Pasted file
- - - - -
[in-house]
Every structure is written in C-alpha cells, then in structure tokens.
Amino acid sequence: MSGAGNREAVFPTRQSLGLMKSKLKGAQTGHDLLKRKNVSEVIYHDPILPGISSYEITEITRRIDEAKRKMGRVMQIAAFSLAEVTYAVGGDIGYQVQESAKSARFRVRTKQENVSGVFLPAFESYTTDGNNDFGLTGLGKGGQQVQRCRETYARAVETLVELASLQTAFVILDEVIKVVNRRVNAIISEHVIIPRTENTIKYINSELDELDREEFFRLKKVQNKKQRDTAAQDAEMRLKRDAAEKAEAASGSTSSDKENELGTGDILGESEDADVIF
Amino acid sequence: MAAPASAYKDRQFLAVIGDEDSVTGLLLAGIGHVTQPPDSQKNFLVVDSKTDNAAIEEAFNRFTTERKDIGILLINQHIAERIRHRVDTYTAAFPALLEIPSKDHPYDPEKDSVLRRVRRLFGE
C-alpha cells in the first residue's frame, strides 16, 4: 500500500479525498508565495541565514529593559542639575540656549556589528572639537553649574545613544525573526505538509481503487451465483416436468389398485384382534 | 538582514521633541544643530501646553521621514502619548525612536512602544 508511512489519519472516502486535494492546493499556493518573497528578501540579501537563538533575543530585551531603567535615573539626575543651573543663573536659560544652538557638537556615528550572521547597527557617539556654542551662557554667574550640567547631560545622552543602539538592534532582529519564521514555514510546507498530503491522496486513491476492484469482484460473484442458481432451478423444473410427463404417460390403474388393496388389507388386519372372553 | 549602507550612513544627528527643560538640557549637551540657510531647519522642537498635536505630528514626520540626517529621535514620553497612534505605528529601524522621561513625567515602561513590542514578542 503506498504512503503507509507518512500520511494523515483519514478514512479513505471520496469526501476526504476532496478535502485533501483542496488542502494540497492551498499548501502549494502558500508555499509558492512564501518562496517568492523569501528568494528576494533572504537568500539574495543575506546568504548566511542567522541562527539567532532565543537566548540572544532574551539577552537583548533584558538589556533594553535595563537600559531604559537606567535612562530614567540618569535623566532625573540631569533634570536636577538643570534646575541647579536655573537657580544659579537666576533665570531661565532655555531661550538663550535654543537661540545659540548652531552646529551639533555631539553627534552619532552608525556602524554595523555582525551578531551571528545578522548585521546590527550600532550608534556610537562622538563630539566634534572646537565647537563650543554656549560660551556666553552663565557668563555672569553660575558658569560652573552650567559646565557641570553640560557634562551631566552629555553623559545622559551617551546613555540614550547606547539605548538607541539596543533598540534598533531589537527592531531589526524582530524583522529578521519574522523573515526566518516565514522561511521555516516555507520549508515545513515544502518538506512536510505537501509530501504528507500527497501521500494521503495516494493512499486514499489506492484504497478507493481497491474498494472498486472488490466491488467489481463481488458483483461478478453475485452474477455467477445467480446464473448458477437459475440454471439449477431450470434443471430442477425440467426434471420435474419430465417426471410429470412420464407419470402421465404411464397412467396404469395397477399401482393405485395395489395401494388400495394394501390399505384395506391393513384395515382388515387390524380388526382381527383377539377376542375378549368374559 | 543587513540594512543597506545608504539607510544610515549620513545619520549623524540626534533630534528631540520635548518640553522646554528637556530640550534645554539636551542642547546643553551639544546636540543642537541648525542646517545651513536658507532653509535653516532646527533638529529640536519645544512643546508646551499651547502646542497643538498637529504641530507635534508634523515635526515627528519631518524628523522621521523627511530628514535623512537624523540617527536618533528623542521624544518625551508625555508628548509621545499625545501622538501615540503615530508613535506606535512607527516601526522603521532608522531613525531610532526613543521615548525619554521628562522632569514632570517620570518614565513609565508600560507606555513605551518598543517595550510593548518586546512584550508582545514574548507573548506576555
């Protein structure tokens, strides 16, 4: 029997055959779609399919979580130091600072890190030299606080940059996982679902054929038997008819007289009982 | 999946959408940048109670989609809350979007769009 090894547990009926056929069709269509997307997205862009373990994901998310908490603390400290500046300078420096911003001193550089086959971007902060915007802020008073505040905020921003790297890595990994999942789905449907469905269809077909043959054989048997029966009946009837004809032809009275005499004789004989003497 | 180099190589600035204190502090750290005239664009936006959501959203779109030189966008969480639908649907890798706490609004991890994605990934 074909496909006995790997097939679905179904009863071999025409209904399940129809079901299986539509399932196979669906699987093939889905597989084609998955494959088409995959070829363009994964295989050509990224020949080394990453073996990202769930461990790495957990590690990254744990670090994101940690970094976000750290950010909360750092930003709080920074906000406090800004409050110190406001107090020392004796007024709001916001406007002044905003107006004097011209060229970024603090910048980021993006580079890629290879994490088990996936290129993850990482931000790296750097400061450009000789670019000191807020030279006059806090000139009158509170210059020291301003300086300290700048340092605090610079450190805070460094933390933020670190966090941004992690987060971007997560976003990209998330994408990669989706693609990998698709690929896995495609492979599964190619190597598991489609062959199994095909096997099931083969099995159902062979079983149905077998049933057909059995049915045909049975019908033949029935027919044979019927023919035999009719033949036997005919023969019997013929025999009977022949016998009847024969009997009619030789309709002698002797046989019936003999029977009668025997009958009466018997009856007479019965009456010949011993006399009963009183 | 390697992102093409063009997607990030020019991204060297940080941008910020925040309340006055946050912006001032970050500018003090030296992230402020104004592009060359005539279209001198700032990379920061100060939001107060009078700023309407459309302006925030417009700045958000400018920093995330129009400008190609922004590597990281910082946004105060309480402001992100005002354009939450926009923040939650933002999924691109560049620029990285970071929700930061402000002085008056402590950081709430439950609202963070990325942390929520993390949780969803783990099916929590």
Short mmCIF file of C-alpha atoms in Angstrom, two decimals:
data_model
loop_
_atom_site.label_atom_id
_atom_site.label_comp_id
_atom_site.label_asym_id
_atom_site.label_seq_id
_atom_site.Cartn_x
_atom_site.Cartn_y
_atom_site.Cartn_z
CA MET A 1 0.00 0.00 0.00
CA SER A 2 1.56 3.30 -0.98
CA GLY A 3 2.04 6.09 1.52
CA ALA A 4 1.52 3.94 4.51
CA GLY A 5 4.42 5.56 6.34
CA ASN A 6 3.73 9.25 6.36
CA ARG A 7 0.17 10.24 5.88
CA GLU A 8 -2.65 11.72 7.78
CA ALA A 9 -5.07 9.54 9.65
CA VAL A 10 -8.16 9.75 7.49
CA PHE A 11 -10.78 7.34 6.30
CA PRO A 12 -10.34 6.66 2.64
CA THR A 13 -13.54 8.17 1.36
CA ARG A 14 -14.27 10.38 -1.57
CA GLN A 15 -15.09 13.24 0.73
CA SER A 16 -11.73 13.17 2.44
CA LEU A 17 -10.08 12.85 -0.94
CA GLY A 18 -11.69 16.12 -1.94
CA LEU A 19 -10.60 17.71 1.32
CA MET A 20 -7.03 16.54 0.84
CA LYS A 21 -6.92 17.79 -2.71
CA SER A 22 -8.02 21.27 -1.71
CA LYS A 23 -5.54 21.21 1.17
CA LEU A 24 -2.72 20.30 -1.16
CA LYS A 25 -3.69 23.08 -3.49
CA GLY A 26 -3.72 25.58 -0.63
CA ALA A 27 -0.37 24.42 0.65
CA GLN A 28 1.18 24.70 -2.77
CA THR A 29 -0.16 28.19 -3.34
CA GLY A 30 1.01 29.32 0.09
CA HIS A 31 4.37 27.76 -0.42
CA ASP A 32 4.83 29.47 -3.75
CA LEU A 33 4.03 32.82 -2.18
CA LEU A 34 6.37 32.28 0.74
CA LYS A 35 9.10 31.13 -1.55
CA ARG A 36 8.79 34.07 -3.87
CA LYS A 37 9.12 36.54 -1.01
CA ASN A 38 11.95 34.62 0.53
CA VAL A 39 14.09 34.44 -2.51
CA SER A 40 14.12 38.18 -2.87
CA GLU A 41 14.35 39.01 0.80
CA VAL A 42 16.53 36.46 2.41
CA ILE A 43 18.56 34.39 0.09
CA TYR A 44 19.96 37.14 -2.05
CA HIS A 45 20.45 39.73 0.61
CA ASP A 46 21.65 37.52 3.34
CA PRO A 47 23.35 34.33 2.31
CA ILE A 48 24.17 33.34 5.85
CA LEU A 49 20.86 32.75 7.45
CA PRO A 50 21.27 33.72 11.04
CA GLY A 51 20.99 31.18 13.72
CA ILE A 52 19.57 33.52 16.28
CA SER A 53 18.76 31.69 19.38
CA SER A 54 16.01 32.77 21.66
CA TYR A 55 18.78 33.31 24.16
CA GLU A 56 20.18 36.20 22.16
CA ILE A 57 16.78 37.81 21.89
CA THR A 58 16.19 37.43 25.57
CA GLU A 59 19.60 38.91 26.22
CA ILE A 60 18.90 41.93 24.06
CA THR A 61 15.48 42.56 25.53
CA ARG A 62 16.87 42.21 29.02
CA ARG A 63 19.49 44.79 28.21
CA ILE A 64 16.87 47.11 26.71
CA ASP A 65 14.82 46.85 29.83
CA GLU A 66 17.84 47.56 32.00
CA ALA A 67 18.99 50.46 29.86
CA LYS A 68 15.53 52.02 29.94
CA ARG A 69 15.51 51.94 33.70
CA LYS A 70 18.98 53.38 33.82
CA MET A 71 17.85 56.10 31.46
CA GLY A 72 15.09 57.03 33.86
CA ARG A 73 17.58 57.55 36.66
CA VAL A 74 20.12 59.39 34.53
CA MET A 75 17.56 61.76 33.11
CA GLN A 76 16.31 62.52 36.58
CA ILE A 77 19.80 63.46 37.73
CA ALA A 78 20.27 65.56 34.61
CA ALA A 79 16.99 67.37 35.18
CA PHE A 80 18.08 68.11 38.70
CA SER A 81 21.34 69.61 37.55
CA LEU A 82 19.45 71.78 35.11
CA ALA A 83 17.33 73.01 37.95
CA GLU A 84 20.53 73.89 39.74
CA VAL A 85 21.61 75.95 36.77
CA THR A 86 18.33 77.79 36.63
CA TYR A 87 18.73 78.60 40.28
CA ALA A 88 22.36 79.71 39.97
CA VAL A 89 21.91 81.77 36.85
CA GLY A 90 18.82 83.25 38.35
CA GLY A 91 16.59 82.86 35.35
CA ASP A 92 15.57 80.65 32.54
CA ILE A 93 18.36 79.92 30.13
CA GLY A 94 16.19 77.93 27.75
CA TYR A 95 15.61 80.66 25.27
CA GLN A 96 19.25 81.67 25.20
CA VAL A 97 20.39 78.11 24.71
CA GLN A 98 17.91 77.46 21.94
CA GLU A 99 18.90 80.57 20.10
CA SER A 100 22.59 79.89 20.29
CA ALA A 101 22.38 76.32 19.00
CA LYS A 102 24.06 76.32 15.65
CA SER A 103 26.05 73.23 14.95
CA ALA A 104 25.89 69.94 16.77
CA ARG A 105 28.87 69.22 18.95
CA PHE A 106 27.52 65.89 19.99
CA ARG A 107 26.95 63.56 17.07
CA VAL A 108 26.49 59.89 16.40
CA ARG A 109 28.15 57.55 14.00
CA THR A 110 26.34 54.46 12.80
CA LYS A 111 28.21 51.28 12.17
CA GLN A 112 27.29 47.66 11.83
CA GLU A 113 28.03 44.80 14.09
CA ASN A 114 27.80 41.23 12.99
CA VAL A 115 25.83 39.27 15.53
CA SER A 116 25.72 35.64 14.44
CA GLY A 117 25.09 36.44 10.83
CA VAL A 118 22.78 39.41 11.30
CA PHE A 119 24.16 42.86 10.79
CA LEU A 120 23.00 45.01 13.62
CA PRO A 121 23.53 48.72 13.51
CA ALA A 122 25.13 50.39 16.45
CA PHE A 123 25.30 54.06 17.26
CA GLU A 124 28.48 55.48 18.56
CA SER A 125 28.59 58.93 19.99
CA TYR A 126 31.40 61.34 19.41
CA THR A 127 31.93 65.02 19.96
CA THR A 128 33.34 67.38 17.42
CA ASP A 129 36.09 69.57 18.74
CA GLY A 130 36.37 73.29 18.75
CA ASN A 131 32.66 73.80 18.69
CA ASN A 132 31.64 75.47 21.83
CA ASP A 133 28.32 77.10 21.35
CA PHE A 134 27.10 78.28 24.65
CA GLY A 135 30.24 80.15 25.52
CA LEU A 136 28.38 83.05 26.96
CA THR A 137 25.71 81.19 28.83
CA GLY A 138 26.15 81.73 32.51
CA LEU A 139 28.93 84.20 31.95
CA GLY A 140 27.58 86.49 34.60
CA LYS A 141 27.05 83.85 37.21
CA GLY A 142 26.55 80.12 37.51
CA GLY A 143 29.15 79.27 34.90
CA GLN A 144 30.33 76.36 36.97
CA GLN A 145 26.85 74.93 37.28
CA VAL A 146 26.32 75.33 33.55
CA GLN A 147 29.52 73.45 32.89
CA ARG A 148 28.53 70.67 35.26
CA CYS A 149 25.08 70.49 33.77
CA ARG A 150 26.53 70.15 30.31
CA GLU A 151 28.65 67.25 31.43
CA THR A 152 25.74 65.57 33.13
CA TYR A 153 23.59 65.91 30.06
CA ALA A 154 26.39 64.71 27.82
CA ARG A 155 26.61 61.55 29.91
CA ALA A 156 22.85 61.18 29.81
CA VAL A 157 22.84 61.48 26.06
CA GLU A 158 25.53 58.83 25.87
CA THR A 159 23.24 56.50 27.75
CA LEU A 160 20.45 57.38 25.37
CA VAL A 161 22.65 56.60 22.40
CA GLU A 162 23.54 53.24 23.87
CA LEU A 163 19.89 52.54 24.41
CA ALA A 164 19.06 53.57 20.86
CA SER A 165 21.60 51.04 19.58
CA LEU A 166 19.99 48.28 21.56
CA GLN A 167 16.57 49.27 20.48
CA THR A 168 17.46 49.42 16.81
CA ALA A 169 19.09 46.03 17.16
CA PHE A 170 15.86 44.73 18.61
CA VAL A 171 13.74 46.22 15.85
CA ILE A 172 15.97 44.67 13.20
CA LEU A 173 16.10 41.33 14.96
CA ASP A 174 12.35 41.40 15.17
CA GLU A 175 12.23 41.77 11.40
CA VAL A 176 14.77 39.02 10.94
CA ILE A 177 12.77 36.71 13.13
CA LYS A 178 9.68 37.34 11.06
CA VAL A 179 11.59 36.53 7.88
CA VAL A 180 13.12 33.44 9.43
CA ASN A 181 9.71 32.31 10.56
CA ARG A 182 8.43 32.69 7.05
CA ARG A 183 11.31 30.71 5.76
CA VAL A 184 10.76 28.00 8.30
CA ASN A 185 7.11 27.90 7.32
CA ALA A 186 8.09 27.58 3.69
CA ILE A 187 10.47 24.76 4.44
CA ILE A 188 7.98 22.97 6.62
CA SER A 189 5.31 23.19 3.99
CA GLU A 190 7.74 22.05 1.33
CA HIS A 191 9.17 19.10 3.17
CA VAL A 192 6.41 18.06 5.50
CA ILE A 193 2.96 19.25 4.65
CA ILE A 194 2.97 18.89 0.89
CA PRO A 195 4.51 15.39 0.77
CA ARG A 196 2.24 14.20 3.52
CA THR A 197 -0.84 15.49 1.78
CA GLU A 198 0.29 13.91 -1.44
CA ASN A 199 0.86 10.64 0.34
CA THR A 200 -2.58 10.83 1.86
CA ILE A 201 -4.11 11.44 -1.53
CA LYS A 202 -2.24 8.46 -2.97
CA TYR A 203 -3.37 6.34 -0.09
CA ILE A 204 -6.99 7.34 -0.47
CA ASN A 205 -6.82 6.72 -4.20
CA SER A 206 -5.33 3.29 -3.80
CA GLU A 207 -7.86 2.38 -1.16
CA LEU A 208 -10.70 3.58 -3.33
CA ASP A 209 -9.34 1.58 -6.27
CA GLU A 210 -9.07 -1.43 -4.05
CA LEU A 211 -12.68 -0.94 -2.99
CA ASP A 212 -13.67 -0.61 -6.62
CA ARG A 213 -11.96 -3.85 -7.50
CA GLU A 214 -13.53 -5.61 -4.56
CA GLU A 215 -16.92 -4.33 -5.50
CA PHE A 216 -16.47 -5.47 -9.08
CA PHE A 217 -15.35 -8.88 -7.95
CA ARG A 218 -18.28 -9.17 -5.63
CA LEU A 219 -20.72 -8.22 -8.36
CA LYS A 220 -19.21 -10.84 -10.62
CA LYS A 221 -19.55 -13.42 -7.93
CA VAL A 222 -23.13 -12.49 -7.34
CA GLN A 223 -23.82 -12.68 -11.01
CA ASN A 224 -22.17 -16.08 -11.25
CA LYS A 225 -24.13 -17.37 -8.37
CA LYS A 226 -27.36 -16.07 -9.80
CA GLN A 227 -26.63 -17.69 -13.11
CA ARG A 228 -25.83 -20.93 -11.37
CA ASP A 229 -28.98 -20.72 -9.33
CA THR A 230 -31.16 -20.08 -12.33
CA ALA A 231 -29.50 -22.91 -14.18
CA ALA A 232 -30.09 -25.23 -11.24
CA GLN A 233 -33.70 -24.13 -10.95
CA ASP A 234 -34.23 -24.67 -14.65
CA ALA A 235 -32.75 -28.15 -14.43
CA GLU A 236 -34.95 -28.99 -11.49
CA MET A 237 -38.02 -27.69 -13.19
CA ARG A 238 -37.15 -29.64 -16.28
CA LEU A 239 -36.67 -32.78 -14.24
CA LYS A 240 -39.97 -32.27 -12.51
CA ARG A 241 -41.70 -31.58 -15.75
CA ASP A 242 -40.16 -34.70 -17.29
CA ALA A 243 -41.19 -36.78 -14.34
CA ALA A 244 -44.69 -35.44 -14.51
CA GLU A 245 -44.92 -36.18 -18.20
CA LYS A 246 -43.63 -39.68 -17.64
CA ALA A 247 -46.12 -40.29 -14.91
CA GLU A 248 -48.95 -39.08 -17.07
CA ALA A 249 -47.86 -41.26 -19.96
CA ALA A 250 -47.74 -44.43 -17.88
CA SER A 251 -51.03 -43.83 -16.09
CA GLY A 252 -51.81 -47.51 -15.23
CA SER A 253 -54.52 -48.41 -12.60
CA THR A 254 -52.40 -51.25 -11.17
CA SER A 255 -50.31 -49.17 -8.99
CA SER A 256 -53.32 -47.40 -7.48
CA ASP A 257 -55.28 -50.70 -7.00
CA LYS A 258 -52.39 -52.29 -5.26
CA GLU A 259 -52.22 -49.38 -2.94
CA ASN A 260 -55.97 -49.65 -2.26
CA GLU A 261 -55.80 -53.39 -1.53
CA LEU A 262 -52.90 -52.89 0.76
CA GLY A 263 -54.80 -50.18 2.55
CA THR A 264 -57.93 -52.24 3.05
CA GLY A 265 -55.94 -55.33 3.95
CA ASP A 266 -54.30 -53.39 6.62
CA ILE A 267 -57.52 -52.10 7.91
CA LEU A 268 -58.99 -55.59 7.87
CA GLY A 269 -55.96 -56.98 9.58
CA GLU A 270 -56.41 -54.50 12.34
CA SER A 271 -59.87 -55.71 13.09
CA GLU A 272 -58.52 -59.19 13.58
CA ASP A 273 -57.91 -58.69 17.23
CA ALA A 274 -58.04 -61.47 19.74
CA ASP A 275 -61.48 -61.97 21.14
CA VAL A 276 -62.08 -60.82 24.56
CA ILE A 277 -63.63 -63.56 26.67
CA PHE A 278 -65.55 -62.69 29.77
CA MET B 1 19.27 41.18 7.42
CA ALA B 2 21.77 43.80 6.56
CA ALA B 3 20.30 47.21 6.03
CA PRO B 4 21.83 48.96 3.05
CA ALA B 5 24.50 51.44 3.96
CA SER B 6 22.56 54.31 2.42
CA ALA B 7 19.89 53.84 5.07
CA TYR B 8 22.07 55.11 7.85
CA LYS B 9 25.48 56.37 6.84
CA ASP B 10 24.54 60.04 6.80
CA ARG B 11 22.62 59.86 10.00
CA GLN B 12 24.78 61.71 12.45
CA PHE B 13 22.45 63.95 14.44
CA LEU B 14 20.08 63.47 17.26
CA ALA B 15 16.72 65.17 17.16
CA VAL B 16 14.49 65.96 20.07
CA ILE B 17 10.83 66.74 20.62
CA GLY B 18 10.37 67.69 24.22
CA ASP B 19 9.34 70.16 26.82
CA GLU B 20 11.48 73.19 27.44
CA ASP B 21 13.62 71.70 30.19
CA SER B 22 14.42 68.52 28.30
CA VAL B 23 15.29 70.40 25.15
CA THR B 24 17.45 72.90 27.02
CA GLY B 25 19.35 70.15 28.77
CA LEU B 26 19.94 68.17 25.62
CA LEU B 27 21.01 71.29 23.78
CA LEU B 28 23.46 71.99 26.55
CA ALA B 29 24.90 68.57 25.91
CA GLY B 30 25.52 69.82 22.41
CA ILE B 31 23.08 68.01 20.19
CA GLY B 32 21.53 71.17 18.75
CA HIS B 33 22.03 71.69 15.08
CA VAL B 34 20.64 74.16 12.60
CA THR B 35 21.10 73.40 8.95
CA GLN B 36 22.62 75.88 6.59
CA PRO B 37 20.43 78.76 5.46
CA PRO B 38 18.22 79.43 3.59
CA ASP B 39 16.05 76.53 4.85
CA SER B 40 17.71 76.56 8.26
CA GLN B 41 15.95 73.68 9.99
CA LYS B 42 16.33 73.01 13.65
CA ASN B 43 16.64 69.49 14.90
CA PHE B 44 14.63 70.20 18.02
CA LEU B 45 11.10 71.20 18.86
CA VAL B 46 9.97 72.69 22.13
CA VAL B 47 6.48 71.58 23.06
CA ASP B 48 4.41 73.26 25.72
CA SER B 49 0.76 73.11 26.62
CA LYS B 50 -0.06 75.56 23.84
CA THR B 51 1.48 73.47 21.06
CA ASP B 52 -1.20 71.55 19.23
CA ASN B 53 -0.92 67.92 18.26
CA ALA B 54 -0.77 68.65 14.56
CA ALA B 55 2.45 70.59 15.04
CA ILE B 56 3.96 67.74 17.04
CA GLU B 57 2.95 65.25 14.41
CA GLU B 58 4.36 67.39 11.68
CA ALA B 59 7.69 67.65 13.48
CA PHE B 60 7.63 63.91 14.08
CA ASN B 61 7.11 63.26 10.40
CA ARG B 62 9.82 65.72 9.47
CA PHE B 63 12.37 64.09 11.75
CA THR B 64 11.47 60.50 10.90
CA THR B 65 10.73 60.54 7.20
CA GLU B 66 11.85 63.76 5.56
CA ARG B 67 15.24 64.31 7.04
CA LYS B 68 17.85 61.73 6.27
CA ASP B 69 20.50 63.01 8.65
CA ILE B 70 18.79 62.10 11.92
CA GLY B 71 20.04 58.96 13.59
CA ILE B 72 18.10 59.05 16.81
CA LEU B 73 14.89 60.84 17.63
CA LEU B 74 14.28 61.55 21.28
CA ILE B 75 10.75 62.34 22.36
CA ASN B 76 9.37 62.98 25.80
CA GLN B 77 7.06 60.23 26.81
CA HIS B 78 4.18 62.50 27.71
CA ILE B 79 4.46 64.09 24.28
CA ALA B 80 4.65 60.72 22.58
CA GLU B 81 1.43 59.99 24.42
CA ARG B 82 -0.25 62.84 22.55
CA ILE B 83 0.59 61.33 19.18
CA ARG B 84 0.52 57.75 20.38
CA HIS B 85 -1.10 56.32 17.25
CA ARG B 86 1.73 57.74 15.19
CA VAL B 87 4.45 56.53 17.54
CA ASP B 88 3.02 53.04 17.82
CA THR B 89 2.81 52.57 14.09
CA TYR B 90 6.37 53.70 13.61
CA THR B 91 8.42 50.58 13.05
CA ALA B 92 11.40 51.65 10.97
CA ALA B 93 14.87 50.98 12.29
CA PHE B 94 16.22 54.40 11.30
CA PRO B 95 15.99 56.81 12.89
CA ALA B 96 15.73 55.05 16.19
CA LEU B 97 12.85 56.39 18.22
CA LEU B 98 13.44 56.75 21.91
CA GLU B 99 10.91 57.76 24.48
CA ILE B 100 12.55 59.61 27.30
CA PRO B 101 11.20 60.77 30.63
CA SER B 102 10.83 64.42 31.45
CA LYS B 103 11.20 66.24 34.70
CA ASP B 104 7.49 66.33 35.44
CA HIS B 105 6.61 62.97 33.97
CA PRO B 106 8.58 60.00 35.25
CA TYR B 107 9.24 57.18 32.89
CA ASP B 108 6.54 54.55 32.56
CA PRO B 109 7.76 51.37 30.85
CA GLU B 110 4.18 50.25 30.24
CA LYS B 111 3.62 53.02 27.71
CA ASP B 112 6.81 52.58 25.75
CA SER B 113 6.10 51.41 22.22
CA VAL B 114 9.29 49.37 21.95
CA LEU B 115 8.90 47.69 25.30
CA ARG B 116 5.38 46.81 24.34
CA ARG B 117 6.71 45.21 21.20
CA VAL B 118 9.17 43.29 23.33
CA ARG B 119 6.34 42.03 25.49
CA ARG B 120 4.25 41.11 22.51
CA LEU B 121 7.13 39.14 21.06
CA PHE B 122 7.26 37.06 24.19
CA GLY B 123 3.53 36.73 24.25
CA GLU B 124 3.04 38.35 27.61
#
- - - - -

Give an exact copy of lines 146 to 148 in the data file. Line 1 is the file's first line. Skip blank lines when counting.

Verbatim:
CA GLY A 130 36.37 73.29 18.75
CA ASN A 131 32.66 73.80 18.69
CA ASN A 132 31.64 75.47 21.83